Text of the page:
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NEW YORK (TheStreet) -- Are your Internet advertisements secure?
Online advertising has become a major component of the Web, leading to annual revenue of over $40 billion in the U.S. alone last year.
Everyone knows online advertisements are an effective means for promoting products and targeting wide audiences. But online advertisements also provide a convenient platform for spreading malware.
"Malvertising" attacks are the use of online advertising channels to infiltrate malware into the computers of unsuspecting users by embedding malicious code within legitimate advertisements on trusted Web sites.
A recent U.S. Senate report revealed troubling vulnerabilities in online ad networks that have exposed consumers to malware attacks and is the first step in a new bipartisan effort to tighten online security.
This problem is not a new but the stakes are getting higher and the implications more serious for ad networks, business advertising and consumers.
Clearly the issue is significant due to the potential for negative impact and monetary loss. Consider the impact on advertisers if a business and users start blocking advertisements on their browsers as a way of reducing their risks.
The impact on consumers is clear. By simply visiting a site, users can get infected via "drive- by download." There is no visible indication the trusted site is compromised.
As most advertising on trusted sites comes from a variety of ad networks -- different visitors will see different ads from different places, not all of which will be malicious -- malvertising attacks are particularly hard to detect.
How do attackers infiltrate the Web sites? Attackers use various techniques to add malicious content to the ads on legitimate websites. These include:
Direct Purchase: Criminal syndicates often disguise themselves as legitimate organizations and purchase ad space directly with the website. Typically this is the first time the syndicate has engaged the publisher and they will usually purchase a short-term campaign at the last minute in an attempt to evade detection.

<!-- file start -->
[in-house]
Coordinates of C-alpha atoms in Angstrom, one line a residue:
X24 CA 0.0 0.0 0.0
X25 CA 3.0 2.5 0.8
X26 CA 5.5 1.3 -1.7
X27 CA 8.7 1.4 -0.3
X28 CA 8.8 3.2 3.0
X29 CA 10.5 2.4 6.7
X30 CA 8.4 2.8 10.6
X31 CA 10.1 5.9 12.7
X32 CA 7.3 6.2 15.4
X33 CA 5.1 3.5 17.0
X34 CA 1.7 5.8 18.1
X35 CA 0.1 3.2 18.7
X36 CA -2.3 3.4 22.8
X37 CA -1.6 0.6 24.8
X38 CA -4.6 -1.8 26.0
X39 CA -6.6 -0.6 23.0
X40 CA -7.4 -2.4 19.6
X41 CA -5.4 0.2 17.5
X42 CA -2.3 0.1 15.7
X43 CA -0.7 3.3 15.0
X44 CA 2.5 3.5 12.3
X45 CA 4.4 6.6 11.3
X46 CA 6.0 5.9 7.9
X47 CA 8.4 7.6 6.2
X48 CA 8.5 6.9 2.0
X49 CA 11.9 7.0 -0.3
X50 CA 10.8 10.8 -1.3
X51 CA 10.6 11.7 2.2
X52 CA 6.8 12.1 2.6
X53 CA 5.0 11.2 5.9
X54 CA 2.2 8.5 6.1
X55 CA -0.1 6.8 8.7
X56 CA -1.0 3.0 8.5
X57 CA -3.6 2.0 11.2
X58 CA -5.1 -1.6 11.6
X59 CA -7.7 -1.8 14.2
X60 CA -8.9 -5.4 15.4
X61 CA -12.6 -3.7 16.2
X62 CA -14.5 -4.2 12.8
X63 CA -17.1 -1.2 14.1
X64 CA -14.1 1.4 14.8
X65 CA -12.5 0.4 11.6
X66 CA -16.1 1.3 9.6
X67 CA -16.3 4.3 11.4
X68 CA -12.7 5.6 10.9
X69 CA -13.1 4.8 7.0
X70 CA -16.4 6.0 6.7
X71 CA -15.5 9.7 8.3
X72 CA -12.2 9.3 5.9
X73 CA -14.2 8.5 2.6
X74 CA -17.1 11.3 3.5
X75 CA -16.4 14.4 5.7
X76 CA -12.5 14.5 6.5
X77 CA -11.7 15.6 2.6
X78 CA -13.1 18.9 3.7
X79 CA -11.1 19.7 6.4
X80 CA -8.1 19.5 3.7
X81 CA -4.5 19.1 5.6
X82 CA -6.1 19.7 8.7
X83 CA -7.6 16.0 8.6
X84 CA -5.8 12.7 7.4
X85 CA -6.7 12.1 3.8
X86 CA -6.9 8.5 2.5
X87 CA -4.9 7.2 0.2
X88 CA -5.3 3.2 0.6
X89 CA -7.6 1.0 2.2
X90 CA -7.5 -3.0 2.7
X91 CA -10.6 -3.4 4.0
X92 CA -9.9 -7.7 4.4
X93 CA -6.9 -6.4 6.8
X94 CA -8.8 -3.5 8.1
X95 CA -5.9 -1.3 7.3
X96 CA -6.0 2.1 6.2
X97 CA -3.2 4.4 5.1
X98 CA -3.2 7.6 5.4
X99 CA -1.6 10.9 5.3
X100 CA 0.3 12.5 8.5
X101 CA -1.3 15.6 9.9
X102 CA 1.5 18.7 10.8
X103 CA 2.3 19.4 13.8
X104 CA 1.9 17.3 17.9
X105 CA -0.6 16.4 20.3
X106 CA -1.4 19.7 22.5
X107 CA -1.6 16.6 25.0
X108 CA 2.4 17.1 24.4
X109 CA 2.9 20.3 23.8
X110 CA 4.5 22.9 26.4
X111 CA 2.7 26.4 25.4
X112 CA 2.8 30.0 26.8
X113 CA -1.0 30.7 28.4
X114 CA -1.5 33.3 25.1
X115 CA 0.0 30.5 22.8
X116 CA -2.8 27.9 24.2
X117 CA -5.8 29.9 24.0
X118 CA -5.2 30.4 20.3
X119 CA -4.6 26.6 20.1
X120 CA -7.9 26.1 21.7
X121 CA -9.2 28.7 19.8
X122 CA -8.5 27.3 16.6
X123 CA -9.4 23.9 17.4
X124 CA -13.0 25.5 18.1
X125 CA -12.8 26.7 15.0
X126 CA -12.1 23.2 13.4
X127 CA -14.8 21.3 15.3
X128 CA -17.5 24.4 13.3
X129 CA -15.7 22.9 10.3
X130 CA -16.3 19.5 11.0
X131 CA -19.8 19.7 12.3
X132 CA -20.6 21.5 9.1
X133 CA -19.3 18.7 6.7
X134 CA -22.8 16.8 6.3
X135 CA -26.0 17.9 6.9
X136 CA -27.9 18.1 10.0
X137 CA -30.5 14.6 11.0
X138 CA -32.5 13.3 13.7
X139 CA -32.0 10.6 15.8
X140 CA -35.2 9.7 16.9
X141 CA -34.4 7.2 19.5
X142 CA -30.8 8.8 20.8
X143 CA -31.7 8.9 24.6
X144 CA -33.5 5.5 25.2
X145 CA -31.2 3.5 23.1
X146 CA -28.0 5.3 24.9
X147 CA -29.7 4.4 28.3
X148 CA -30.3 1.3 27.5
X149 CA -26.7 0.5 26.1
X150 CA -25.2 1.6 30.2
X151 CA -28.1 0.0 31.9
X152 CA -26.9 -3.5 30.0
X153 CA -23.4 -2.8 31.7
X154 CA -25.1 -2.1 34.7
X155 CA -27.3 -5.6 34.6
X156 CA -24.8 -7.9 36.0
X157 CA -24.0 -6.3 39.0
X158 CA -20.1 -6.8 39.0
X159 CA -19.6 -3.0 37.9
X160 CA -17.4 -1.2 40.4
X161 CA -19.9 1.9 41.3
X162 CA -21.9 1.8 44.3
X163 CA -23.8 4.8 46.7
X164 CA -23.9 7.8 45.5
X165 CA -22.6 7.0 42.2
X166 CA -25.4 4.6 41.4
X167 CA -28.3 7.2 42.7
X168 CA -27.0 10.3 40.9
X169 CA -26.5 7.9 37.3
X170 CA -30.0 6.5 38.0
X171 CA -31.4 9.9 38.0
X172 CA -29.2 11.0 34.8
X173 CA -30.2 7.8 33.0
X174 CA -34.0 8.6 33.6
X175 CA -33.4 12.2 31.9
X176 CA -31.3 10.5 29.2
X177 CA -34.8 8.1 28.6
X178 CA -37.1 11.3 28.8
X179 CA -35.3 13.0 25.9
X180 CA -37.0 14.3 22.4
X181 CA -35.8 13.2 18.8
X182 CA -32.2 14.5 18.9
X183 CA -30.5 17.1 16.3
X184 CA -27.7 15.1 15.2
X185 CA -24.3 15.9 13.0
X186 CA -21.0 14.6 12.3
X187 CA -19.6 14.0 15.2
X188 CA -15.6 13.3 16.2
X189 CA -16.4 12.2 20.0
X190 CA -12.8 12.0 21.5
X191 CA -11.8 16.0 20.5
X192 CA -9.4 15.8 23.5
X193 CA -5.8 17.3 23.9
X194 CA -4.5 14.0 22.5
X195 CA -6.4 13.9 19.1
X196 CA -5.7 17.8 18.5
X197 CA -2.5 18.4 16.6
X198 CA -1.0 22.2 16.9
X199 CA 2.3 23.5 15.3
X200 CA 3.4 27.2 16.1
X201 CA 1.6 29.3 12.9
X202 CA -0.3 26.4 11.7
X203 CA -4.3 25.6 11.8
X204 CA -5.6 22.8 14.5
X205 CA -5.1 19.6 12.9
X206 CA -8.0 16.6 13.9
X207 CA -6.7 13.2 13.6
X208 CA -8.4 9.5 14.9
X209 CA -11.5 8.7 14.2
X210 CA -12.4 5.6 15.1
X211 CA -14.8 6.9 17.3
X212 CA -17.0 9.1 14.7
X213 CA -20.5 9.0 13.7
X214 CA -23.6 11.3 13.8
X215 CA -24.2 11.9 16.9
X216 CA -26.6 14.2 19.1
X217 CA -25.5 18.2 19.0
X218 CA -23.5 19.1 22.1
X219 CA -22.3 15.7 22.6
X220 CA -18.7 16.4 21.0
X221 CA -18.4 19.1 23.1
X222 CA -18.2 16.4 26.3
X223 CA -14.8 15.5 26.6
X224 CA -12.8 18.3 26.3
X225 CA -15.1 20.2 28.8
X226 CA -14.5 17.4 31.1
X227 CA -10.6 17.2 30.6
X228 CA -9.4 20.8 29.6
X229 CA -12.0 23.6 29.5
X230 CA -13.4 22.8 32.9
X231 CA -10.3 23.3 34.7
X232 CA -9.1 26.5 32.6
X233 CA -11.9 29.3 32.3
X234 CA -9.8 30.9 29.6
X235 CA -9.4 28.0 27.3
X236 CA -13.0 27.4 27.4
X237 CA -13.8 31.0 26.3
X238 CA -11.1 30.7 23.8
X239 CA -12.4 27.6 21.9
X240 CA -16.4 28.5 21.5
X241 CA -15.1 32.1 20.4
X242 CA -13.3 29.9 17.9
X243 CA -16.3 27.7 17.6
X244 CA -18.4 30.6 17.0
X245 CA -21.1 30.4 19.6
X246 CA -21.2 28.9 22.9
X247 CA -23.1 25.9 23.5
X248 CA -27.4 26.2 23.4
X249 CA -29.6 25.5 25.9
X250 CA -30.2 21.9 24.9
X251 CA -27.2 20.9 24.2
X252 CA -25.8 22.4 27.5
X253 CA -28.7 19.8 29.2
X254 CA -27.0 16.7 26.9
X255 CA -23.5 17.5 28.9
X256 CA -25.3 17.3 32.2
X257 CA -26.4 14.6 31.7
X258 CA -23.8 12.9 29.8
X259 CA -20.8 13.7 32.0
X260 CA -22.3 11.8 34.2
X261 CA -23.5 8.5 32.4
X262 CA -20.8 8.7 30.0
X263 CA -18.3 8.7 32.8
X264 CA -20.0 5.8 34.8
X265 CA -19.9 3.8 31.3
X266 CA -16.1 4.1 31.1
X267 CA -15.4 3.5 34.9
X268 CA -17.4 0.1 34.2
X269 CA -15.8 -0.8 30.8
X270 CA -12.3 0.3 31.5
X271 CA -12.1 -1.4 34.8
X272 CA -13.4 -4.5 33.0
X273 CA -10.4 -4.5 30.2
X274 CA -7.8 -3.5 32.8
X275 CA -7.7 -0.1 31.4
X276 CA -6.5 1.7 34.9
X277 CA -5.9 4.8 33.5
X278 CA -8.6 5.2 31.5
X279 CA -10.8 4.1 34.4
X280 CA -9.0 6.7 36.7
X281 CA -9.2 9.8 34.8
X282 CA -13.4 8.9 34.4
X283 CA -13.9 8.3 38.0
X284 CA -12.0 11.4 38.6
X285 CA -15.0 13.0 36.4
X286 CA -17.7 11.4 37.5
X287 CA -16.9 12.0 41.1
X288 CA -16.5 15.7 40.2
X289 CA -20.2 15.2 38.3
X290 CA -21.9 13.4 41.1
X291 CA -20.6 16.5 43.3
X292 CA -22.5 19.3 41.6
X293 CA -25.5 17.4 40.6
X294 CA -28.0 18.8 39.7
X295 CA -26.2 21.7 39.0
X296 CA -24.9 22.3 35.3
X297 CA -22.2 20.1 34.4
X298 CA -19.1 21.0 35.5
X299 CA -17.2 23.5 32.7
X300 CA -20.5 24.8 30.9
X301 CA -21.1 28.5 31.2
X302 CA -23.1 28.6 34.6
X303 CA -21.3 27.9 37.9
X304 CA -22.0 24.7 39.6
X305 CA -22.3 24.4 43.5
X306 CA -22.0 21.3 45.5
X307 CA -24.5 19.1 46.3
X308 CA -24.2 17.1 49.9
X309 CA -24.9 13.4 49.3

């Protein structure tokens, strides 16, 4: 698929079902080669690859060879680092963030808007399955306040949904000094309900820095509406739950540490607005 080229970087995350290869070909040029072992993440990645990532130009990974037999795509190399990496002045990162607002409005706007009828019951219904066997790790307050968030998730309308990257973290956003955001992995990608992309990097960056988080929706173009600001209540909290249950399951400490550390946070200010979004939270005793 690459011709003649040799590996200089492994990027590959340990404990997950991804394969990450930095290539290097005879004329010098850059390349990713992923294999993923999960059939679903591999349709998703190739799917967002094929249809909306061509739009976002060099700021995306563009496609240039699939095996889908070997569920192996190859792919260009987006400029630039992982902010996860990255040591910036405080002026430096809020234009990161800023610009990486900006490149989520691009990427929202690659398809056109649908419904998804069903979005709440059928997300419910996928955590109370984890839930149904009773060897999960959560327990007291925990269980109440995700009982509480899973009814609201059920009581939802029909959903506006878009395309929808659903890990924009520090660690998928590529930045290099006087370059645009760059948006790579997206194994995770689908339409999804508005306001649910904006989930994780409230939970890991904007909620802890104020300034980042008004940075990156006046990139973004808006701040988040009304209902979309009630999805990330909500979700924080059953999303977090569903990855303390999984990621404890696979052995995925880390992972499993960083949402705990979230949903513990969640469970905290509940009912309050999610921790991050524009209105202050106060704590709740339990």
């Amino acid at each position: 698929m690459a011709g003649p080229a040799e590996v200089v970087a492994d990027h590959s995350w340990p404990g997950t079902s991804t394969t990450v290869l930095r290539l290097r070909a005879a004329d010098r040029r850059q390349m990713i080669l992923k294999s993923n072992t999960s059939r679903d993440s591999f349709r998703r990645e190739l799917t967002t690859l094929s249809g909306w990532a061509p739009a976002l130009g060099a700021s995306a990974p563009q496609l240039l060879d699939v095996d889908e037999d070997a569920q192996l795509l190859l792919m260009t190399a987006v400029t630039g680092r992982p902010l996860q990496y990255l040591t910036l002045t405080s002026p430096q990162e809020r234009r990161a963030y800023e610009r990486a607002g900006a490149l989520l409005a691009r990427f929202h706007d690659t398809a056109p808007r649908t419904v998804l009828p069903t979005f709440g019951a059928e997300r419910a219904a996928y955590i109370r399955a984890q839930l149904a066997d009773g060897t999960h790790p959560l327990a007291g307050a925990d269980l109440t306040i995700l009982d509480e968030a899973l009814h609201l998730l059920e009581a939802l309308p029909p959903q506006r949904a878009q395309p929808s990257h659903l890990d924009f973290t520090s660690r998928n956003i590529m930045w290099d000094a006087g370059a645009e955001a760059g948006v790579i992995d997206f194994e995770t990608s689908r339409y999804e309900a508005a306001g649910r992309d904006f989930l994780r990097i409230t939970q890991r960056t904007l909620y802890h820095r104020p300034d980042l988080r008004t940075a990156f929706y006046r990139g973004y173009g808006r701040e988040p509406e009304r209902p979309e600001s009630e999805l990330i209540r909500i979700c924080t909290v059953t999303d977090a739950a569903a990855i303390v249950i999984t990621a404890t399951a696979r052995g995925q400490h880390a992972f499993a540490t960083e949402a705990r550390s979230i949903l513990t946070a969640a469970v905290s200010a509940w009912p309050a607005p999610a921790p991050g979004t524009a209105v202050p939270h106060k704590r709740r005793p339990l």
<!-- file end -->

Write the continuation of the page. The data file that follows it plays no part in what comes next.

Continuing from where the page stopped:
Leverage Ad Exchanges: Attackers position their malicious ad within an ad network or exchange, which automatically distribute ad space on Web sites. This automated ad distribution process through a complex network of exchanges makes it incredibly difficult to track down the original source of the ad, as well as determine on which sites the ad was published.
Exploit Technical Vulnerabilities: Attackers leverage vulnerabilities in the ad servers or other infrastructures to compromise ad networks, DSPs, etc., and through this compromise, replace legitimate ads with malicious ads, which are then sent out to any number of destinations.
So what can be done?
This risk can only be eliminated if addressed systematically, at all points of the porous online advertisement supply chain.
Large advertisers are the ones most affected but are in a position to leverage a strategic approach to the solution, such as the following:
- First, ensure online advertising networks are following strict security controls and processes around content creation and sharing. This includes a secure scheme that relies on cooperation between web servers and advertising networks to thwart in-ﬂight modiﬁcation of ad trafﬁc -- it must provide a means of proving authenticity and integrity of the trafﬁc.
- Second, perform appropriate and regular checks of advertisements to verify the advertising content providers for all types of active or malicious code. If any unexpected or unwanted behavior is detected, such as automated redirections, the ads should not be published to the end users.
- Finally, malware monitoring system should be used on dedicated and shared hosting servers in order to trace malware infections at inception.
In conclusion, all entities involved in the advertising networks (advertisers and publishers) have to secure their internal systems internally and perform due diligence on their partners' systems. Merely signing an SLA does not ensure security and integrity in a shared network. There is a pressing need to ensure that there are rigorous security policies and procedures in place to curb these risks.
This article represents the opinion of a contributor and not necessarily that of TheStreet or its editorial staff.
Pamela Gupta is President of OutSecure Inc., a cyber-security strategy creation company that focuses on creating strategies that are unique to the company.